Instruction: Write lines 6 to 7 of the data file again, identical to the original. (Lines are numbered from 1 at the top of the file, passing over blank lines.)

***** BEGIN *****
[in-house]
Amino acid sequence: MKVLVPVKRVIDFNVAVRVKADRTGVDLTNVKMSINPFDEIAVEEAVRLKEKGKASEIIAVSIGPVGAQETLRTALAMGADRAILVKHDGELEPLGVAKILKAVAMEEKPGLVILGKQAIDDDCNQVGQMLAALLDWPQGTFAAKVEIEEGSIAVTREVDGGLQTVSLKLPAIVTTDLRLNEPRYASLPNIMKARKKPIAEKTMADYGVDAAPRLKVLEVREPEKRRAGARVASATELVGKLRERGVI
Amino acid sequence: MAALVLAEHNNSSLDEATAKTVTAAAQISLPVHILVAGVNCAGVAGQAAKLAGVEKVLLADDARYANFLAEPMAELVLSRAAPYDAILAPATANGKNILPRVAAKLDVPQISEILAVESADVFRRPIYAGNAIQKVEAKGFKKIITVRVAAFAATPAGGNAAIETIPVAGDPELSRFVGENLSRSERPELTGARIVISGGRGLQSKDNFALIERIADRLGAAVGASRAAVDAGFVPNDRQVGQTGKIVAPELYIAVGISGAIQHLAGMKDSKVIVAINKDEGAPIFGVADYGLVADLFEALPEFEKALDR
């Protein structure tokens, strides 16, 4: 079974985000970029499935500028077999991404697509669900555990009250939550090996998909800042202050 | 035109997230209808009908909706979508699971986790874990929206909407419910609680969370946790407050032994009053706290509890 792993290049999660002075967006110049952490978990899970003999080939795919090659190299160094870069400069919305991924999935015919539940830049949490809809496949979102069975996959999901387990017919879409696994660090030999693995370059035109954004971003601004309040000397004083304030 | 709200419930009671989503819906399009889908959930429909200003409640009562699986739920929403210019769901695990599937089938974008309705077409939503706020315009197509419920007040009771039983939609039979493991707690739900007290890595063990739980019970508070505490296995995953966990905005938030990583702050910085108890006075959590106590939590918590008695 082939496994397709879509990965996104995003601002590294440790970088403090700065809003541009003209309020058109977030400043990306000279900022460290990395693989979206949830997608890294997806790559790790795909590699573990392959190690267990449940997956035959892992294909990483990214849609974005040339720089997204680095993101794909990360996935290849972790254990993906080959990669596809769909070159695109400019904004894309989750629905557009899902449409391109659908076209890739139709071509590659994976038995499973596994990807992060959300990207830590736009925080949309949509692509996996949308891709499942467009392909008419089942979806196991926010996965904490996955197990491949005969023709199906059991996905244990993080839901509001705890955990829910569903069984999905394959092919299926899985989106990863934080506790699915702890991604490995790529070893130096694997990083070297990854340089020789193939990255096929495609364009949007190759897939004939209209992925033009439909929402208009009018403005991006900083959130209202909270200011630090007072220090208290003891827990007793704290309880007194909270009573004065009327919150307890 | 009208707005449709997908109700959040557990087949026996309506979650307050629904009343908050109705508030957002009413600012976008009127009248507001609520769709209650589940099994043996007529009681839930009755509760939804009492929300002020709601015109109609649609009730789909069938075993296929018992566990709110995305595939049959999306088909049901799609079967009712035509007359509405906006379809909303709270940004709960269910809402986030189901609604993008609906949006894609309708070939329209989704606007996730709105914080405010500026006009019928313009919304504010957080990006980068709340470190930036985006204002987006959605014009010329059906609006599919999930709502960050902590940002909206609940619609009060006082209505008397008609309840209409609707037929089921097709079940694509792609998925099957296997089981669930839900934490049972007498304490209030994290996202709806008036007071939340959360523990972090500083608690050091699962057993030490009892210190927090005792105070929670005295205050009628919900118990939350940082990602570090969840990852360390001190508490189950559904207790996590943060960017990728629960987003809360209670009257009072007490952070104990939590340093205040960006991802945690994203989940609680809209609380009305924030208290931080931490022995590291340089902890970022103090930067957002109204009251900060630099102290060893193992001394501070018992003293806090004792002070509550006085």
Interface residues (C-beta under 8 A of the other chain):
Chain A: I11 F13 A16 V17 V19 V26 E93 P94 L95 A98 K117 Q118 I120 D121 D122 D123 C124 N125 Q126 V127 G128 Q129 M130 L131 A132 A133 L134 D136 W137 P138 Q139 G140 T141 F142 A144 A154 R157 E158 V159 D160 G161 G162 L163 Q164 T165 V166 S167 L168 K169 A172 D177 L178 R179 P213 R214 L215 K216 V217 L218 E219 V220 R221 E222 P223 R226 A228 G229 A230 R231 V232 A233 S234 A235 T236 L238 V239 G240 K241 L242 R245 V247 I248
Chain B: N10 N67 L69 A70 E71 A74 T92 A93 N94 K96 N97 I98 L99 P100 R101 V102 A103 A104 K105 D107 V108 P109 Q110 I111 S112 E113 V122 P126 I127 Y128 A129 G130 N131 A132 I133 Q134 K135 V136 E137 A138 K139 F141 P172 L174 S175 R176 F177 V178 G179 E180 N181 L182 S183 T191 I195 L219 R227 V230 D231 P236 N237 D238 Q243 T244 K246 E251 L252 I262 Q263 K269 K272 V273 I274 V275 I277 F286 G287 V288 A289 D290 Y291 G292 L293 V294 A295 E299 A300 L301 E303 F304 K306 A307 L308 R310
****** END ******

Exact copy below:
Chain A: I11 F13 A16 V17 V19 V26 E93 P94 L95 A98 K117 Q118 I120 D121 D122 D123 C124 N125 Q126 V127 G128 Q129 M130 L131 A132 A133 L134 D136 W137 P138 Q139 G140 T141 F142 A144 A154 R157 E158 V159 D160 G161 G162 L163 Q164 T165 V166 S167 L168 K169 A172 D177 L178 R179 P213 R214 L215 K216 V217 L218 E219 V220 R221 E222 P223 R226 A228 G229 A230 R231 V232 A233 S234 A235 T236 L238 V239 G240 K241 L242 R245 V247 I248
Chain B: N10 N67 L69 A70 E71 A74 T92 A93 N94 K96 N97 I98 L99 P100 R101 V102 A103 A104 K105 D107 V108 P109 Q110 I111 S112 E113 V122 P126 I127 Y128 A129 G130 N131 A132 I133 Q134 K135 V136 E137 A138 K139 F141 P172 L174 S175 R176 F177 V178 G179 E180 N181 L182 S183 T191 I195 L219 R227 V230 D231 P236 N237 D238 Q243 T244 K246 E251 L252 I262 Q263 K269 K272 V273 I274 V275 I277 F286 G287 V288 A289 D290 Y291 G292 L293 V294 A295 E299 A300 L301 E303 F304 K306 A307 L308 R310